CCTV and GDPR for UK Businesses: A Quick Guide to UK CCTV Laws

UK Businesses will now be fully versed in their obligations around client, customer and staff information under data protection and privacy laws. This usually centres on data such as email addresses and telephone numbers, but less commonly considered is video surveillance. Since individuals could also be identified via this data, CCTV footage is subject to the GDPR.

CCTV is an integral component in the protection of many businesses, acting as the eyes and ears (and sometimes, voice) in a holistic security system that monitors, detects and responds to incidents. It is therefore critical that UK businesses understand how to operate a CCTV system in the workplace within the confines of data protection laws.

As an expert in designing, installing and maintaining CCTV systems for businesses for over 20 years, Amthal has produced this guide for UK business managers around the law when it comes to using CCTV in the workplace*.

Whether you’re considering a new CCTV system and want to design-in compliance from the start, or if you want to check an existing system is operating in line with best practices, then this guide is for you.

Before we get to CCTV: A primer on Data Protection and Privacy in 2021

Recent years have seen many changes and ratifications around data protection and privacy laws. Today, it’s important to have a solid foundation of what each of these are and how they relate to each other, before we start to talk about relevance to CCTV footage.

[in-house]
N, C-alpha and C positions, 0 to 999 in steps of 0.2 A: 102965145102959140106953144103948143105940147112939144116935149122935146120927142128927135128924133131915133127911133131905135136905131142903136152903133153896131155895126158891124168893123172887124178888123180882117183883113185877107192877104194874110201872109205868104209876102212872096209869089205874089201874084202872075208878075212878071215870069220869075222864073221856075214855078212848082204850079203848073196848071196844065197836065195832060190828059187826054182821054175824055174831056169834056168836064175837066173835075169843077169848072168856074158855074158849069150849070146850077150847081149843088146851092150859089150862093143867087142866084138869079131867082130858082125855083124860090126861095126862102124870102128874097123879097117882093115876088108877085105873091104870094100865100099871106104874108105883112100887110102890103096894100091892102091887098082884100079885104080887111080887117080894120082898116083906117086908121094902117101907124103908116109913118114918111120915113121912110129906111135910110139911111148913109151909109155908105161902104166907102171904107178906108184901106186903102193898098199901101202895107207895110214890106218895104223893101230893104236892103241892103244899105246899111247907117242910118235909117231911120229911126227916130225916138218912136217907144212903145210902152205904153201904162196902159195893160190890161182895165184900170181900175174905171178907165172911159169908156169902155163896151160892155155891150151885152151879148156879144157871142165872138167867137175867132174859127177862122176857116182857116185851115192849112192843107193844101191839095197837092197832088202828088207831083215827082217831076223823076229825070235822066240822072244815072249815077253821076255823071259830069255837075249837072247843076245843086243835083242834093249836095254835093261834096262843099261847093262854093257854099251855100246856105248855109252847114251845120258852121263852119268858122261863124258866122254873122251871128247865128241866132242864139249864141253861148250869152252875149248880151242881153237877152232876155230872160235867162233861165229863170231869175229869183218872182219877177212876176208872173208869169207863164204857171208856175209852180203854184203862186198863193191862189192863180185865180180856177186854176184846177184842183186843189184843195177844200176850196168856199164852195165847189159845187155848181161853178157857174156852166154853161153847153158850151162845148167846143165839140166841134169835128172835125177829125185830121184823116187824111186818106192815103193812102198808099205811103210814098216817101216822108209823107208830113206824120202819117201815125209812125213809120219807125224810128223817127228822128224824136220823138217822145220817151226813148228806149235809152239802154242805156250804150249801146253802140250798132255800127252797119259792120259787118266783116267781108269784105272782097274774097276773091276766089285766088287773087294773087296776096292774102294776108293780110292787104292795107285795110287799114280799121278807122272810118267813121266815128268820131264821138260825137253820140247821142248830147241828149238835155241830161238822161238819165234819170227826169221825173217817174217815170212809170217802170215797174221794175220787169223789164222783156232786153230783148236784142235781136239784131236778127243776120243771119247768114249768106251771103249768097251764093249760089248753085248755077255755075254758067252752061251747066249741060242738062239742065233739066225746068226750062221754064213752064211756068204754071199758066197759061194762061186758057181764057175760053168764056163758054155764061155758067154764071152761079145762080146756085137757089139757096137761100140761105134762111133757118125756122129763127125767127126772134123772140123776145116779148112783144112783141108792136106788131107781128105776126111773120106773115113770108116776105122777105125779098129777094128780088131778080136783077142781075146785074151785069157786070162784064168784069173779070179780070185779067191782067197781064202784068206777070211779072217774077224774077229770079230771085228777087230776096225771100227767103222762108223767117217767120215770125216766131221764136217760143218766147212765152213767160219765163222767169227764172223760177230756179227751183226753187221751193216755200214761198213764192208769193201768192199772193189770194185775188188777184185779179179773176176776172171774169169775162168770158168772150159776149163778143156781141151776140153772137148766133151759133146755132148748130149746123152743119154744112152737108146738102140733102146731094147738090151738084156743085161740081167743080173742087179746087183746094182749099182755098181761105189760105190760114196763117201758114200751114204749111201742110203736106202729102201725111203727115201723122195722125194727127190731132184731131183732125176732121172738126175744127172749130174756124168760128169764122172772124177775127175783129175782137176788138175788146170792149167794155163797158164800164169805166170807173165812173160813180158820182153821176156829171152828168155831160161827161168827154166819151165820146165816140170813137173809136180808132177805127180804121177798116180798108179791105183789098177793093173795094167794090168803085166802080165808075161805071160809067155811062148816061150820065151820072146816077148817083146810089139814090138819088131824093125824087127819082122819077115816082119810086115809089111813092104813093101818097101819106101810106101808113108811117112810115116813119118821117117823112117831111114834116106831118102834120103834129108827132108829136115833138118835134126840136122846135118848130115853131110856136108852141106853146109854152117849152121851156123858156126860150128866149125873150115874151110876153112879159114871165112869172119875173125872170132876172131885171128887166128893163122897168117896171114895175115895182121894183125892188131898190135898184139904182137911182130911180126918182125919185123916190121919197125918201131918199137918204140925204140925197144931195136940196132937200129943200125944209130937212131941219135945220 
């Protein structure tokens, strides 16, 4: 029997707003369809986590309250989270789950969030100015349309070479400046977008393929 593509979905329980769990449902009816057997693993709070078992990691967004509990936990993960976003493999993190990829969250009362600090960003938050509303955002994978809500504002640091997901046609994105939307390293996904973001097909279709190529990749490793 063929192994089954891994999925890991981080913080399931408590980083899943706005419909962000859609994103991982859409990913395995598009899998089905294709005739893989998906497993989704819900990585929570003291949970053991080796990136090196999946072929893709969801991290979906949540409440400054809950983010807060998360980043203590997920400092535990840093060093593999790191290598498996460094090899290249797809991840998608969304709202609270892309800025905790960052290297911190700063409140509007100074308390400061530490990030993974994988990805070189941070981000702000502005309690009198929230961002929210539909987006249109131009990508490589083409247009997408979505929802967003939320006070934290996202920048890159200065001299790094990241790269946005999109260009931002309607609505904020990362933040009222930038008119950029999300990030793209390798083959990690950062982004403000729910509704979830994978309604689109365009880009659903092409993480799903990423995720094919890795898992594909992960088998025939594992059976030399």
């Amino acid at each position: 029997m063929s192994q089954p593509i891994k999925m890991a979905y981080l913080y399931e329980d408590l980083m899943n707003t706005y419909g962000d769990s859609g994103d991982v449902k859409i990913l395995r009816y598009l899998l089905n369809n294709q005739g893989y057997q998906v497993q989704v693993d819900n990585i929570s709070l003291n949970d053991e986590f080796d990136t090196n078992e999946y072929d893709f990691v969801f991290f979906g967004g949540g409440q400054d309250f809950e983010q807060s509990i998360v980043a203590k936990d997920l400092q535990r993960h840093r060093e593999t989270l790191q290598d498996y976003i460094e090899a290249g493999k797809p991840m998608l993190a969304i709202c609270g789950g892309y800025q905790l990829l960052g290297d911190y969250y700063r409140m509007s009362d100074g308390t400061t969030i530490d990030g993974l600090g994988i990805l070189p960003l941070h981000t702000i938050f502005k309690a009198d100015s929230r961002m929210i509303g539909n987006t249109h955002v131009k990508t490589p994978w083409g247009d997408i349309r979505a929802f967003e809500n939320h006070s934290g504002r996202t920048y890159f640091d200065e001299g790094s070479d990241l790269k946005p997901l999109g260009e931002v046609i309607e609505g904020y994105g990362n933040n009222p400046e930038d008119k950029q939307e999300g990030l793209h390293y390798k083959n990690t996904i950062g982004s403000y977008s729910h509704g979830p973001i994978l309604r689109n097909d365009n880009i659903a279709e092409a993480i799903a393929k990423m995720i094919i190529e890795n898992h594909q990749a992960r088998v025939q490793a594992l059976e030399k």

You can also skip straight ahead to the section on CCTV and GDPR.

  • The General Data Protection Regulation (GDPR) is a regulation in EU law on data protection and privacy within the European Union and in the European Economic Area (as well as the transfer of data outside of these areas).
  • The GDPR was introduced in 2018, replacing the previous directive from 1995.
  • The GDPR aims to:
    • Give control to individuals around how their personal information is used by organisations, businesses or governments.
    • Simplify the regulatory environment for international businesses by unifying the regulation within the EU.
  • The Data Protection Act 2018 (DPA 2018) is the UK’s implementation of the European Regulation. This replaced the Data Protection Act 1998.
  • The UK GDPR is a UK law which came into effect on 1st January 2021. It is based on the GDPR, with a few changes to make it work “more effectively in a UK context”. This was introduced as part of the ‘Brexit’ process.
  • The UK GDPR sits alongside the DPA 2018.
  • The principles of the UK GDPR are the same as the European regulation. These principles offer guidelines for the “lawful processing of personal data”. Processing includes actions such as collection, storage, organisation, use and destruction. The seven principles are: